Q: How can power be dismantled?

[Admiral Stavridis] How power can be governed is one of the most fundamental questions of the 21st century. Most of what passes for crises is- in reality- about governance and the ability of some entity (usually a nation) to contain and shape behaviours by sub-groups; some very small violent extremists, or large corporate entities.

If nations are not going to be able to exert governance, who will? The answer to this question is unclear, and whether this Westphalian state that emerged in the 1600’s will continue to be the dominant governance structure of society is in doubt. Long term, my intuition is that society will have different organising features. Just think about this… What is a global citizen? We think today about passports, and we treasure our individual national passports that allow us to stride boldly from country to country, and yet in a century it may be more important to understand what it means to be a global citizen. I suspect that Bitcoin or some variant of it may have grown to become a global currency; and by that time, technology will allow us to speak commonly- although we may hang onto the precious nationalism of our languages for a long time. All these trends will slowly start to create the idea of global citizenship as distinct from what we think of today, which is state sovereign citizenship.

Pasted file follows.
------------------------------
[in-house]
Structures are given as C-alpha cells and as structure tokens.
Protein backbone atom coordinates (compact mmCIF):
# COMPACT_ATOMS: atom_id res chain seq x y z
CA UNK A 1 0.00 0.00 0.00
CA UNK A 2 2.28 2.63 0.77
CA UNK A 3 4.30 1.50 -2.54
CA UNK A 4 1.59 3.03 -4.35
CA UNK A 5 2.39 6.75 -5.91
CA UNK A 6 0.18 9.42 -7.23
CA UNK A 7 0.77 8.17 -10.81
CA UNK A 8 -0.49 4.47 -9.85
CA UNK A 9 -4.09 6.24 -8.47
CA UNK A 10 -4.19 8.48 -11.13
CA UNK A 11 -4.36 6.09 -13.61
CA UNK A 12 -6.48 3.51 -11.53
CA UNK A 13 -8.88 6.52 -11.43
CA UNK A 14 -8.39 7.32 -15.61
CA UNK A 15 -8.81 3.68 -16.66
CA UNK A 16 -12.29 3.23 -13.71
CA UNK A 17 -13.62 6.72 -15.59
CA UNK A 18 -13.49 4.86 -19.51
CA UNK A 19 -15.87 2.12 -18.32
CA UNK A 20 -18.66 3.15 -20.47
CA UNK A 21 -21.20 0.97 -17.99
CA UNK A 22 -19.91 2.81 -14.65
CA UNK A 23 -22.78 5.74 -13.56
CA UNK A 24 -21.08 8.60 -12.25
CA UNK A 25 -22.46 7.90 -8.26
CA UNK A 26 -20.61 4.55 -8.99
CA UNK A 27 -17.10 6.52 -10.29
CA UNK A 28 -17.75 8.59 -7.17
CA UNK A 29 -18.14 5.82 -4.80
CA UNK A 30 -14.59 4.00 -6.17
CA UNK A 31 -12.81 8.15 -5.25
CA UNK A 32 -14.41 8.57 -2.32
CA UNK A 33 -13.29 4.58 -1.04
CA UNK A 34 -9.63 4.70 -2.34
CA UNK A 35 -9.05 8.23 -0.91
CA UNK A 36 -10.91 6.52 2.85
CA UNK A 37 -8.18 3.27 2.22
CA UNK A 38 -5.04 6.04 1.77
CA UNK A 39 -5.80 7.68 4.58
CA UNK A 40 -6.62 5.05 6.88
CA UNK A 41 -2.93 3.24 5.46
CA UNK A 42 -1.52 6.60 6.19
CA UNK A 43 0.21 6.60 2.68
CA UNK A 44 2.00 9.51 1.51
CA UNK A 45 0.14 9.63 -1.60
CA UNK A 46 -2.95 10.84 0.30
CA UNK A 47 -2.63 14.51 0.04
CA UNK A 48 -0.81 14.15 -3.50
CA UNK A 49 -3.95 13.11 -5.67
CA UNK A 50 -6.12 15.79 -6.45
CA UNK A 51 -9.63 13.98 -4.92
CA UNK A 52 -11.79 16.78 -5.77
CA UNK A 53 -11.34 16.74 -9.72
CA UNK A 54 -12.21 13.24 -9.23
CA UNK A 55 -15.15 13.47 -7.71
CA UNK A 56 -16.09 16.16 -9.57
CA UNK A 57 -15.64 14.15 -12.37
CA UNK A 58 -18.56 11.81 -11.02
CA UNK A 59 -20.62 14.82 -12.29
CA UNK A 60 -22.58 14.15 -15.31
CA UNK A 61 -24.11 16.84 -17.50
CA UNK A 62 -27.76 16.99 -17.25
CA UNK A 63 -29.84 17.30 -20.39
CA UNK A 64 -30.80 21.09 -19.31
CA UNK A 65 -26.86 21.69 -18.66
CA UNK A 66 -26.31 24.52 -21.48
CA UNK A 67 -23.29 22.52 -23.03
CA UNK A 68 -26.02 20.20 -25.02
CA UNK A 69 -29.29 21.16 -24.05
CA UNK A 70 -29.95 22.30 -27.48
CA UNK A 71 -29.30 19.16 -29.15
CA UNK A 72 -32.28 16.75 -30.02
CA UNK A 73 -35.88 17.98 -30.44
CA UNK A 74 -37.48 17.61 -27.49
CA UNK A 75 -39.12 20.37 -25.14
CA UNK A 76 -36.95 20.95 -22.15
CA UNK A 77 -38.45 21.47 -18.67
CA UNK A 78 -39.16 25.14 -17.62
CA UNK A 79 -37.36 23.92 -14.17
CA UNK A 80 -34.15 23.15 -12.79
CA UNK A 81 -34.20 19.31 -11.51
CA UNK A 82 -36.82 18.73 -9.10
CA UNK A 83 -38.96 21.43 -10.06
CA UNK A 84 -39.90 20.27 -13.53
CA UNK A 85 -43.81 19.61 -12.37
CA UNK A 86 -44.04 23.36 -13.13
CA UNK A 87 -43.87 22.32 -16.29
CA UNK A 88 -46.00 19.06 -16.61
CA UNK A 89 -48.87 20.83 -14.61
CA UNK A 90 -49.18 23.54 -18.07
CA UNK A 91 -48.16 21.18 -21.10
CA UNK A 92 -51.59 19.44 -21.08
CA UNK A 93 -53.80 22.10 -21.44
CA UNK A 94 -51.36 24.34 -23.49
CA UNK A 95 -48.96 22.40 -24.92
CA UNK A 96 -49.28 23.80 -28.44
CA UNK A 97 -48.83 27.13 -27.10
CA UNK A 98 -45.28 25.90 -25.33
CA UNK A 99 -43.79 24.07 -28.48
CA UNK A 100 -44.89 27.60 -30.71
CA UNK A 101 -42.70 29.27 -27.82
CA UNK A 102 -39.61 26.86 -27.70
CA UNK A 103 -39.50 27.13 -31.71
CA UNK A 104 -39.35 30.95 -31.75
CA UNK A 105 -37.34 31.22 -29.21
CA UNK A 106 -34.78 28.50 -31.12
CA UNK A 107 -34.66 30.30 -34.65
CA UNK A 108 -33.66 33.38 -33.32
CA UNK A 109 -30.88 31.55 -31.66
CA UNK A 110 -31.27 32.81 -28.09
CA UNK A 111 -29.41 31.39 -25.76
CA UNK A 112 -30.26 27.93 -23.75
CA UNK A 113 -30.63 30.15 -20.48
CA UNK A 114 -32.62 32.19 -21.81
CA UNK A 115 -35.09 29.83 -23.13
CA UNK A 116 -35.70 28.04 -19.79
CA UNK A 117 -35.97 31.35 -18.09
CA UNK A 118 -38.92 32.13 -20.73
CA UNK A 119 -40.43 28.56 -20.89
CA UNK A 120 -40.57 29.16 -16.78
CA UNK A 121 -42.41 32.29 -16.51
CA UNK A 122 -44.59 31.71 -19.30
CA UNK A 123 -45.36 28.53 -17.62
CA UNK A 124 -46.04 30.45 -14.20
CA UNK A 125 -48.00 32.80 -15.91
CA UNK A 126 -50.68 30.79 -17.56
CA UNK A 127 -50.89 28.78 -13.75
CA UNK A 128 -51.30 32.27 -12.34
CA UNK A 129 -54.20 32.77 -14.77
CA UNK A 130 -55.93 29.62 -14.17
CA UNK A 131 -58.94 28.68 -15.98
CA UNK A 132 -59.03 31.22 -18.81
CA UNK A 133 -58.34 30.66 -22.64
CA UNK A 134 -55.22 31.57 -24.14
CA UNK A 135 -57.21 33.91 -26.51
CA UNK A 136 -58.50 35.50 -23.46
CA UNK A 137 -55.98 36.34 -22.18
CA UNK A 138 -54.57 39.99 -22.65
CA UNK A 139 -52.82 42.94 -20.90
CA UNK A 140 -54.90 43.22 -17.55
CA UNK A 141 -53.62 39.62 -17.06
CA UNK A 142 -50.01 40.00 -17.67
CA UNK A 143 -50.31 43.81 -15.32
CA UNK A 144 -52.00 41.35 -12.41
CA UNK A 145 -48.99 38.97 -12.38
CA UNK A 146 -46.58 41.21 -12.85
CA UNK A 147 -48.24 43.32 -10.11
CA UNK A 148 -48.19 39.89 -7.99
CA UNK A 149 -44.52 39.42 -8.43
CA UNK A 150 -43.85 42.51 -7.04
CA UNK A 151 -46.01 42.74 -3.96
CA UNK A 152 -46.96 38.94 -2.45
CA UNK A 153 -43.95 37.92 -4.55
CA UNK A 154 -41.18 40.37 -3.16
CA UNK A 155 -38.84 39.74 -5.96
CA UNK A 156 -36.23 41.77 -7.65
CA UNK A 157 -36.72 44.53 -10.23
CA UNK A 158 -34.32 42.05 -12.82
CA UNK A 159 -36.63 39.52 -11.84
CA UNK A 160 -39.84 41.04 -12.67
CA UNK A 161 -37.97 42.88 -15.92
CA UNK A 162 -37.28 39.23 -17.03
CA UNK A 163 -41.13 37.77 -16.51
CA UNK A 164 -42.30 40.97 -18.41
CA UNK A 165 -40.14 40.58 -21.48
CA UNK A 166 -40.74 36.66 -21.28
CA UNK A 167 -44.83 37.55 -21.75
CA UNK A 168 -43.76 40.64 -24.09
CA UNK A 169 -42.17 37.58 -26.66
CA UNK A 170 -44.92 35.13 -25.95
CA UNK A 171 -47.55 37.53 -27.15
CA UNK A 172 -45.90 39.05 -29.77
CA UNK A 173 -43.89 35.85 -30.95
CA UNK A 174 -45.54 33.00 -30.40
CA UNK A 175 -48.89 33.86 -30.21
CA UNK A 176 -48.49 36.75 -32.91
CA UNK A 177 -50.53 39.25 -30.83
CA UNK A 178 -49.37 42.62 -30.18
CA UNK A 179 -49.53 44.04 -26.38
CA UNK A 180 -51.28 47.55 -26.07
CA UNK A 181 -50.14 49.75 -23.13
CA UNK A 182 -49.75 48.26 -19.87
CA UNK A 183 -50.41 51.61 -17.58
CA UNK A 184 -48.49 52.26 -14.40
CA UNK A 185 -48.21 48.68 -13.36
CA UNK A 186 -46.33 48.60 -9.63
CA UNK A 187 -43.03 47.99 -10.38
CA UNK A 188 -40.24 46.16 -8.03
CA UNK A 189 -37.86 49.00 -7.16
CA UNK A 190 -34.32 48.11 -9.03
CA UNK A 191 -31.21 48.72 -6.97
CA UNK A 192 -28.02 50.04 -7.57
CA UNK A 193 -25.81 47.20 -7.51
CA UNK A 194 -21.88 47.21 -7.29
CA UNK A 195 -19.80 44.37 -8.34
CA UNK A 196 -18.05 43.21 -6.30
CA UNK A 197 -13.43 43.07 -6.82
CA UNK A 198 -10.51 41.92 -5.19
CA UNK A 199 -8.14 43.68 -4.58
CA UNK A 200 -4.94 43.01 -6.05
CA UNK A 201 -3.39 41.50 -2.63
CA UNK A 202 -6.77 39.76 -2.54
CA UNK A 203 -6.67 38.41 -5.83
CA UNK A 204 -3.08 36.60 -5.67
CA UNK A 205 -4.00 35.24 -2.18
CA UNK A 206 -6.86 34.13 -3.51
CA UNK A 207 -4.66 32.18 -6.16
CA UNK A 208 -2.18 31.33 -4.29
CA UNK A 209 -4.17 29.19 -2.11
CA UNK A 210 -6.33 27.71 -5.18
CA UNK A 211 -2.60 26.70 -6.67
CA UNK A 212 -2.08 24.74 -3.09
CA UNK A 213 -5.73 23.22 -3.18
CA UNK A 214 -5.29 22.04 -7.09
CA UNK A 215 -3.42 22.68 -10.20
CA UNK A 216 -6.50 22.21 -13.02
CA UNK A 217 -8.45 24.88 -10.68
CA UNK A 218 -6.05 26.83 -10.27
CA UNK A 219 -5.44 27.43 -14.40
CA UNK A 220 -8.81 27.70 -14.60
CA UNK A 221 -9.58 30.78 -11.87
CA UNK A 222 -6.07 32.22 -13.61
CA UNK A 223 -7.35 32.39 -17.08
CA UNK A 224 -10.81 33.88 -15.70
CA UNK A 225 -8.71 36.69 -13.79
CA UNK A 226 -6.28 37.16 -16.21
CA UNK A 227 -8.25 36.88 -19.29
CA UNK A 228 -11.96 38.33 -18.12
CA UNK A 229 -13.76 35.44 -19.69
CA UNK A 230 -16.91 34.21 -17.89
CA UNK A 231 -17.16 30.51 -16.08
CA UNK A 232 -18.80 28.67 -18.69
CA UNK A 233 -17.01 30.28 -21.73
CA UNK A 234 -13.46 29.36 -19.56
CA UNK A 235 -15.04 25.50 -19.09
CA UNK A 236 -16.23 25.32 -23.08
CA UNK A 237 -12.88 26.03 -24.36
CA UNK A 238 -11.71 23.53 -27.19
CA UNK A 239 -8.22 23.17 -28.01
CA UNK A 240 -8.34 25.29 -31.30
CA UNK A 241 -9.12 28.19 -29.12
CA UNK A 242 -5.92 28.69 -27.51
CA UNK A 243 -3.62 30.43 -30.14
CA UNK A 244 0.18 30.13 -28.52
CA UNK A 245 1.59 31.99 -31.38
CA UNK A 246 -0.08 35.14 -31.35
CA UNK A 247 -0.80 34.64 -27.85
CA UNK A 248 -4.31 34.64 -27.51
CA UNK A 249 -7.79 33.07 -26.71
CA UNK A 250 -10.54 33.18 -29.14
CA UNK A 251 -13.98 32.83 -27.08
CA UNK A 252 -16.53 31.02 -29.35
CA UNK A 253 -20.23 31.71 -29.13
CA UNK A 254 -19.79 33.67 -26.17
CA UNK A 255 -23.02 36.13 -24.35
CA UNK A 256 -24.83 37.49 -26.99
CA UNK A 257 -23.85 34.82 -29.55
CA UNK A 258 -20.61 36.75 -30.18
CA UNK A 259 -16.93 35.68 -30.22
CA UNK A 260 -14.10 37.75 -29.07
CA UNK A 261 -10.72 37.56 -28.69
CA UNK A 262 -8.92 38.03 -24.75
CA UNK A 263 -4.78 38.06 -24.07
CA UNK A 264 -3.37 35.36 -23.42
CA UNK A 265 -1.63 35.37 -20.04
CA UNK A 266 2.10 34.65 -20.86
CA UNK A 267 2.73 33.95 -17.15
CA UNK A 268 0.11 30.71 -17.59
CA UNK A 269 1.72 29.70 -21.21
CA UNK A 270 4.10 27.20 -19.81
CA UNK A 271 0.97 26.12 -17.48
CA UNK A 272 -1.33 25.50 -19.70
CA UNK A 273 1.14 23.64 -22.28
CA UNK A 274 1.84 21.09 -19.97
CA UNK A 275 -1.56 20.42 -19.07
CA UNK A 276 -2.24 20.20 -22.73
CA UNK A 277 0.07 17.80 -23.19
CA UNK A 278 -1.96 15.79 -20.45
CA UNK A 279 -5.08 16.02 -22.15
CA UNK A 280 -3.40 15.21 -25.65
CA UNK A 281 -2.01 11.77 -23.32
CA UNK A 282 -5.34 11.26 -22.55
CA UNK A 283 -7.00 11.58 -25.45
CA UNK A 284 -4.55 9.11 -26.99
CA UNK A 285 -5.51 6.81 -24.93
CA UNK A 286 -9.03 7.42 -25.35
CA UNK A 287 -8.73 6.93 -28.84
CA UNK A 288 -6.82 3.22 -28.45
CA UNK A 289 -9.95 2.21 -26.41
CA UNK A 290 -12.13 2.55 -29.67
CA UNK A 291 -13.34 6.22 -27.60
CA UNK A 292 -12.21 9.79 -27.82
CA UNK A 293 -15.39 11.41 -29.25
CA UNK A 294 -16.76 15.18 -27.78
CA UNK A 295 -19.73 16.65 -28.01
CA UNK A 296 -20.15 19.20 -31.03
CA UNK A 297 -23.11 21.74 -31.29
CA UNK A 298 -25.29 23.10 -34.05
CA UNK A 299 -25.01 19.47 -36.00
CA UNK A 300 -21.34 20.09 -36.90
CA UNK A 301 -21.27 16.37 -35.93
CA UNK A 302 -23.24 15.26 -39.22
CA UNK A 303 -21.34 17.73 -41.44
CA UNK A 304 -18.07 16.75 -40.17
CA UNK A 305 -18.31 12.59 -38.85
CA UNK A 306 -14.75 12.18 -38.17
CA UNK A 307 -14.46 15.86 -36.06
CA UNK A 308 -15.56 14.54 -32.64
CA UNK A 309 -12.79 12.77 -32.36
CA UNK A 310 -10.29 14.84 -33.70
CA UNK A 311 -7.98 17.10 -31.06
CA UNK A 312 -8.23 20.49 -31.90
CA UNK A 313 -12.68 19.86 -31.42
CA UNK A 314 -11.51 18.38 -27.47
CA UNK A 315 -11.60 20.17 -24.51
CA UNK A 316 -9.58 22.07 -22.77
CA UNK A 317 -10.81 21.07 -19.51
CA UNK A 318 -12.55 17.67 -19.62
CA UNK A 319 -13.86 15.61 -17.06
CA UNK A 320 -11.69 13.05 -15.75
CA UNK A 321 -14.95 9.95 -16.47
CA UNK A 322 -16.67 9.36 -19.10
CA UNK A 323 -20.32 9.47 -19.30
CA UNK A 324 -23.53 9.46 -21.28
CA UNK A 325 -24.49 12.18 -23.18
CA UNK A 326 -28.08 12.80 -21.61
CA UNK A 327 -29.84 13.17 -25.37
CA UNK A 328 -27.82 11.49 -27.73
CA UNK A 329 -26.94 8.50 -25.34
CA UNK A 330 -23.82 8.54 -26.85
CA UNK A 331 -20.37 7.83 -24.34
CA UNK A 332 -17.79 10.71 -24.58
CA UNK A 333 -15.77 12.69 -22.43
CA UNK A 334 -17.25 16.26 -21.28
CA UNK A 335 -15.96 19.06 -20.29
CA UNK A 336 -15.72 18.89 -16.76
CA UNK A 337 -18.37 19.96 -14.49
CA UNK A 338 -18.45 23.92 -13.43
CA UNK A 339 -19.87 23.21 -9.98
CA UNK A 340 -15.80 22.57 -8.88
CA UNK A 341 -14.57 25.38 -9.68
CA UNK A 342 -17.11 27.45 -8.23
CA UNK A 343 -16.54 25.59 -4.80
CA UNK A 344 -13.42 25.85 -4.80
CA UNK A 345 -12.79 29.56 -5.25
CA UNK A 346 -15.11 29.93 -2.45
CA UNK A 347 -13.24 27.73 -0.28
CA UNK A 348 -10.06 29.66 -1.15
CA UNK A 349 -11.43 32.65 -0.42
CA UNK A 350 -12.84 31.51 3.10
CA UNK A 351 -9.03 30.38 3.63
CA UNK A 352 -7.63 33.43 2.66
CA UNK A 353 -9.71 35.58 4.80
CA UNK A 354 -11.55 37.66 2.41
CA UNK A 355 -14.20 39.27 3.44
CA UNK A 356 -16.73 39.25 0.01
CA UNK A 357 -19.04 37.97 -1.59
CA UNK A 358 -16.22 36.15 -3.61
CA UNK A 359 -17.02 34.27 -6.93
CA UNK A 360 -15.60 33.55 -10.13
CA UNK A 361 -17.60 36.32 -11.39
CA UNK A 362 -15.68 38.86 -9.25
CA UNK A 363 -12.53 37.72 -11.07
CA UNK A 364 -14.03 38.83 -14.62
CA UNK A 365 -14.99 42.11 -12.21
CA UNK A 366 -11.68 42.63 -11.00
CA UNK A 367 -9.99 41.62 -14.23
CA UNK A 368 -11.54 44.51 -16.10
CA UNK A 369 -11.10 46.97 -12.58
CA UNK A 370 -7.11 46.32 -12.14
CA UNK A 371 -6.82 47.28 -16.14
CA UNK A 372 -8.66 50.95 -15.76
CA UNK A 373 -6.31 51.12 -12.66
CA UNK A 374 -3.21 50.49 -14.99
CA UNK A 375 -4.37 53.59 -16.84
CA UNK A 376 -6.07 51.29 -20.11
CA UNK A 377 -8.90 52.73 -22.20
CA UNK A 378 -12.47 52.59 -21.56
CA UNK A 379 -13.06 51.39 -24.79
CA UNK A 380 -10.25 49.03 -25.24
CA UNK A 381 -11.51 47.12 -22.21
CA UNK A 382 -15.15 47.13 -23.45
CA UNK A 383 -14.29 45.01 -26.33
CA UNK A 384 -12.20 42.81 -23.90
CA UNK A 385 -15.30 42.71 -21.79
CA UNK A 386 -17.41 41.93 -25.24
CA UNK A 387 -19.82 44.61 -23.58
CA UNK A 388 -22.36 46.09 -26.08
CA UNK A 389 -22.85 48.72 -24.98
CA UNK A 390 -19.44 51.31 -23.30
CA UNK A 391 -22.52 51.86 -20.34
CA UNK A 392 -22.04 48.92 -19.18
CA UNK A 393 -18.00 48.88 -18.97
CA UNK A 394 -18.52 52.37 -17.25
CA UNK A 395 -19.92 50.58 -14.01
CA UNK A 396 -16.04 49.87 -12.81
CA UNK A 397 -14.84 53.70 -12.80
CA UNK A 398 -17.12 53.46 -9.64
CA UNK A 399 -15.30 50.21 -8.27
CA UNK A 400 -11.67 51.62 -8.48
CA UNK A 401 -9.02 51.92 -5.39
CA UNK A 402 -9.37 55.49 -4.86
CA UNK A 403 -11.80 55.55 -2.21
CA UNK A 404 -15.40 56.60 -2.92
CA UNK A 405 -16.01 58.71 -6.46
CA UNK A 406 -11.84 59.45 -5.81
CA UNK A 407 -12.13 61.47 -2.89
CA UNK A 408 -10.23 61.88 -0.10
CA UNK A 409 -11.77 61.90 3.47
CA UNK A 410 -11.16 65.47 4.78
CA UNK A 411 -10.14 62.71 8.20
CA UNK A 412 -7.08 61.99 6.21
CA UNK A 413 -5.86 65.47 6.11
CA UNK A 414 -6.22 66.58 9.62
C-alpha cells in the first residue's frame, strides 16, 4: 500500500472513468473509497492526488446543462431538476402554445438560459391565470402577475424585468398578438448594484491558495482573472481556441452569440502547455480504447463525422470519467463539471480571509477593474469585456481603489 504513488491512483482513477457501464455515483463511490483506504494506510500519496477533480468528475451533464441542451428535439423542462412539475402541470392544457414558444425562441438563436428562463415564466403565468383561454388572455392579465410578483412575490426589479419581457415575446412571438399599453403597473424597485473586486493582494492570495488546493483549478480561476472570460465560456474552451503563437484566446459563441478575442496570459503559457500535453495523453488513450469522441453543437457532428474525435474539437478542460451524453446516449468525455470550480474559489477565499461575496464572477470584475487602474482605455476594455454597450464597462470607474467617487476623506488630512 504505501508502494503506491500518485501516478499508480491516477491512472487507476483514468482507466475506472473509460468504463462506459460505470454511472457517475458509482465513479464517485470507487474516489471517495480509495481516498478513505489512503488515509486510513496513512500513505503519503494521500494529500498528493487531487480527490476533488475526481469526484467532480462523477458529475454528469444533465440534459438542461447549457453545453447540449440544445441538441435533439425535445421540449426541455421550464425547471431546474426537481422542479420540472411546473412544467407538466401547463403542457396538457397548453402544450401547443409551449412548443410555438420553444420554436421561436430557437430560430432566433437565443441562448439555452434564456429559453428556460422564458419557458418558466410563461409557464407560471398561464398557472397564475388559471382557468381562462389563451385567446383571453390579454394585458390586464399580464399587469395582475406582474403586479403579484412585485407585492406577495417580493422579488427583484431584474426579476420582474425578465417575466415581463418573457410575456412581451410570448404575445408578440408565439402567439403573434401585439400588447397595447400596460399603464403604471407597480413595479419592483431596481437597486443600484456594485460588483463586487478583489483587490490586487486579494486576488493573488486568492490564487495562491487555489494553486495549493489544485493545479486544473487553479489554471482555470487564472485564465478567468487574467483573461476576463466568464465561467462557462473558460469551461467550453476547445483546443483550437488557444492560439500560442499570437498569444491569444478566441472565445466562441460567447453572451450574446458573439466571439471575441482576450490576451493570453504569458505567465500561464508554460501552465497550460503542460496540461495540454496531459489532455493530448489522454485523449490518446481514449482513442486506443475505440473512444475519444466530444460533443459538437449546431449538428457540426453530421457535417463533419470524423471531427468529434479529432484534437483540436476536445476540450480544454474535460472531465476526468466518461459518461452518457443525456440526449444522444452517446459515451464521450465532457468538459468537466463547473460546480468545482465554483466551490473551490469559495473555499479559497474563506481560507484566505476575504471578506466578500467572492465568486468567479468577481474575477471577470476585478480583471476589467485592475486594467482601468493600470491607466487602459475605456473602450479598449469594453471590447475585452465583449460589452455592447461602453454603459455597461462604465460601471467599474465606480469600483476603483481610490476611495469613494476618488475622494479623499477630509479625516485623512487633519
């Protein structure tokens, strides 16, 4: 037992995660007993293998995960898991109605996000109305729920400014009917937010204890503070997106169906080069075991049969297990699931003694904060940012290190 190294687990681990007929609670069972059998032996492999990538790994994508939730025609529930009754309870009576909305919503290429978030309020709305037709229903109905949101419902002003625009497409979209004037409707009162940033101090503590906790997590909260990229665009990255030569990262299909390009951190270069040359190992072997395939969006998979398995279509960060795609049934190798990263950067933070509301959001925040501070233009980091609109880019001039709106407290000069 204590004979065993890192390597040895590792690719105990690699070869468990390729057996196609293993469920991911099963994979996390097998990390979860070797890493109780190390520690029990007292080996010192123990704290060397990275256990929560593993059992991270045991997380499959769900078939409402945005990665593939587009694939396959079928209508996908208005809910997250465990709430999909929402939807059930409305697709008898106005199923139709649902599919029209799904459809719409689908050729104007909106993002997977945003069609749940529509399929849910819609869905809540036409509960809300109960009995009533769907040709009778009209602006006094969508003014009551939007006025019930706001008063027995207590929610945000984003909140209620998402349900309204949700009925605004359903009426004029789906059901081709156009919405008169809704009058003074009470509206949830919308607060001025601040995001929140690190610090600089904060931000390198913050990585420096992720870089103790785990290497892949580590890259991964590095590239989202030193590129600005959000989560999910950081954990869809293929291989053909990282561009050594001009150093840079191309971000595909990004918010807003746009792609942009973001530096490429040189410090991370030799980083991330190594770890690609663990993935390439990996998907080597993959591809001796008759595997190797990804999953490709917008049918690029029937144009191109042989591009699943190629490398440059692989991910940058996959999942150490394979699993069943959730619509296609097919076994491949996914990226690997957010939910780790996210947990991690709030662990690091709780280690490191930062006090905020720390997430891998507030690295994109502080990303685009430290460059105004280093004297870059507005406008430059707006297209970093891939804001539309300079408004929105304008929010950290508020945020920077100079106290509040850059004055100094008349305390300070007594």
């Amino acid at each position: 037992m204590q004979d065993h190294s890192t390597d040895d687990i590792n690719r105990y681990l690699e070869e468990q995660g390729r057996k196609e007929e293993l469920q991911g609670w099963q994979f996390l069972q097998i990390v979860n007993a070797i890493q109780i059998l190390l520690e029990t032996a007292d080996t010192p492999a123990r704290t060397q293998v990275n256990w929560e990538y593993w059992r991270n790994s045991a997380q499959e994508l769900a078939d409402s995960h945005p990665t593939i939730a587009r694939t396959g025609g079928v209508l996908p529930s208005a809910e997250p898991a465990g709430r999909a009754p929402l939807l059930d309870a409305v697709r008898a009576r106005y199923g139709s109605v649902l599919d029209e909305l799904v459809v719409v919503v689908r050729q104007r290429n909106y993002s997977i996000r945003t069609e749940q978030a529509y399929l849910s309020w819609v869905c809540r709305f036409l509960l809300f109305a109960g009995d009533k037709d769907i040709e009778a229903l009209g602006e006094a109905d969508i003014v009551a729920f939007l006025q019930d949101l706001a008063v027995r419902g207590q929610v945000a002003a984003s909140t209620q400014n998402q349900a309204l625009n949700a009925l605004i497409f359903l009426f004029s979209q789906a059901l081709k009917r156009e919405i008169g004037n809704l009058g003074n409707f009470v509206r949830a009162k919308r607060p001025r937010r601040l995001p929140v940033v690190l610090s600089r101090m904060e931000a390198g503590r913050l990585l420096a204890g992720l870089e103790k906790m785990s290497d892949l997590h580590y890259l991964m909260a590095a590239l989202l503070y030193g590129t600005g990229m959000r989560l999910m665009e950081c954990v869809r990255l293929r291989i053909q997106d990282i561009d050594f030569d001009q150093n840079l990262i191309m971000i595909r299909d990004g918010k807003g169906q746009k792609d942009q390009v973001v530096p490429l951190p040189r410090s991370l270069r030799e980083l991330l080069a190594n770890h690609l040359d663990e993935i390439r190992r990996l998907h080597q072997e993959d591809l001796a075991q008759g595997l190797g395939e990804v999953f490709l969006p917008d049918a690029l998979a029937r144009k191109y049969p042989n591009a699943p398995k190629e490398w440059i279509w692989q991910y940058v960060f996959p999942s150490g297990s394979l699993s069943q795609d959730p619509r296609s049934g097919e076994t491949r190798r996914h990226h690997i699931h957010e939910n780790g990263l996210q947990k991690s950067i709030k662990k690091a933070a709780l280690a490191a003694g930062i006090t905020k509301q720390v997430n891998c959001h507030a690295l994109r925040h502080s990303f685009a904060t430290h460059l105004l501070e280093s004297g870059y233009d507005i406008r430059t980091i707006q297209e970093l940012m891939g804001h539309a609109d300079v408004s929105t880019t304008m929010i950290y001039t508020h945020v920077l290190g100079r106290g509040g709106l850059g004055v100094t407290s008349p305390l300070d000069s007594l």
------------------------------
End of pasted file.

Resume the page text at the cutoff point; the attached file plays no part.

Q: How is power changing in our world?

[Dr. Moisés Naím] The definition of power has not changed, but the ability of those who have it to retain it, and the ability of those who want it to acquire it has changed. The common wisdom says that these changes have mostly occurred due to the Internet; personally, I question that. I don’t doubt that technology has an important role, but I believe that role is far less defining.

The barriers to entry that have previously defended the incumbents are getting significantly less protective. The forces that are weakening those barriers are many, manifold and diverse- but I group them in three large categories. The ‘more’ revolution, the ‘mobility’ revolution, and the ‘mentality’ revolution.